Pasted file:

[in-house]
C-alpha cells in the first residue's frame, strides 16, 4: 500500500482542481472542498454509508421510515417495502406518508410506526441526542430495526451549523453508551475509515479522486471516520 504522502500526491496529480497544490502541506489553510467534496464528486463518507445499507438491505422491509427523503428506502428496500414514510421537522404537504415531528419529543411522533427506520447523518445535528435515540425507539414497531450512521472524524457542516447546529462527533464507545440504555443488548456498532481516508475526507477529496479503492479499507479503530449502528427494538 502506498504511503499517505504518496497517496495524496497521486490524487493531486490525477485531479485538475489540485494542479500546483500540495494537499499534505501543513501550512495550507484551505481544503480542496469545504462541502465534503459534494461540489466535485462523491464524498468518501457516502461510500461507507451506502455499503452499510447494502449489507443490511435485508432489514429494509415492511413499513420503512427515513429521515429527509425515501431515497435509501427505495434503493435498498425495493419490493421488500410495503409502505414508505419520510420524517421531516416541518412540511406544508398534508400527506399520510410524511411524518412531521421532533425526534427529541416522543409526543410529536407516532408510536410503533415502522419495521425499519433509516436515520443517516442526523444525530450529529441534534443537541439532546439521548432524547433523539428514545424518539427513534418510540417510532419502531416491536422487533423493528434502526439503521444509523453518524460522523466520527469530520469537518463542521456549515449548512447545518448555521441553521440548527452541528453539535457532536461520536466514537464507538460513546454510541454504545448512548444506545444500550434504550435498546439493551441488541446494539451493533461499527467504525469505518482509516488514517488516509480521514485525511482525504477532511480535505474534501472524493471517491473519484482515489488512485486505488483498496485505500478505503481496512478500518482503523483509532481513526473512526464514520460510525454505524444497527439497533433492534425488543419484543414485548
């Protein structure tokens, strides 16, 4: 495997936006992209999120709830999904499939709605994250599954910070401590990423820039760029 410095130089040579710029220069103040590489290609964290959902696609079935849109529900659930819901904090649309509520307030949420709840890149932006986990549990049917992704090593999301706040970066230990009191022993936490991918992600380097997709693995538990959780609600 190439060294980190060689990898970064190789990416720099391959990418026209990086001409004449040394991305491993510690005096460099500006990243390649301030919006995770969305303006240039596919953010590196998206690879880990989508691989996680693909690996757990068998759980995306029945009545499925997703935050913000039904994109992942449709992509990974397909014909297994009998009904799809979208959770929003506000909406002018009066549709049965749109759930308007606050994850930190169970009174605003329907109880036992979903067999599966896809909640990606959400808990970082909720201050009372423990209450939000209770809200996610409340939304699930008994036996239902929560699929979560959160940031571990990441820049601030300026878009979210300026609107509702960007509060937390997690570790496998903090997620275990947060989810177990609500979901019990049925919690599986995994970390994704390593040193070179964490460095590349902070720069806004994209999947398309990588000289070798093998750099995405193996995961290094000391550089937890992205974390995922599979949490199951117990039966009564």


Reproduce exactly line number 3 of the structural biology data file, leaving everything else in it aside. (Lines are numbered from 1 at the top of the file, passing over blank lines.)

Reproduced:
């Protein structure tokens, strides 16, 4: 495997936006992209999120709830999904499939709605994250599954910070401590990423820039760029 410095130089040579710029220069103040590489290609964290959902696609079935849109529900659930819901904090649309509520307030949420709840890149932006986990549990049917992704090593999301706040970066230990009191022993936490991918992600380097997709693995538990959780609600 190439060294980190060689990898970064190789990416720099391959990418026209990086001409004449040394991305491993510690005096460099500006990243390649301030919006995770969305303006240039596919953010590196998206690879880990989508691989996680693909690996757990068998759980995306029945009545499925997703935050913000039904994109992942449709992509990974397909014909297994009998009904799809979208959770929003506000909406002018009066549709049965749109759930308007606050994850930190169970009174605003329907109880036992979903067999599966896809909640990606959400808990970082909720201050009372423990209450939000209770809200996610409340939304699930008994036996239902929560699929979560959160940031571990990441820049601030300026878009979210300026609107509702960007509060937390997690570790496998903090997620275990947060989810177990609500979901019990049925919690599986995994970390994704390593040193070179964490460095590349902070720069806004994209999947398309990588000289070798093998750099995405193996995961290094000391550089937890992205974390995922599979949490199951117990039966009564």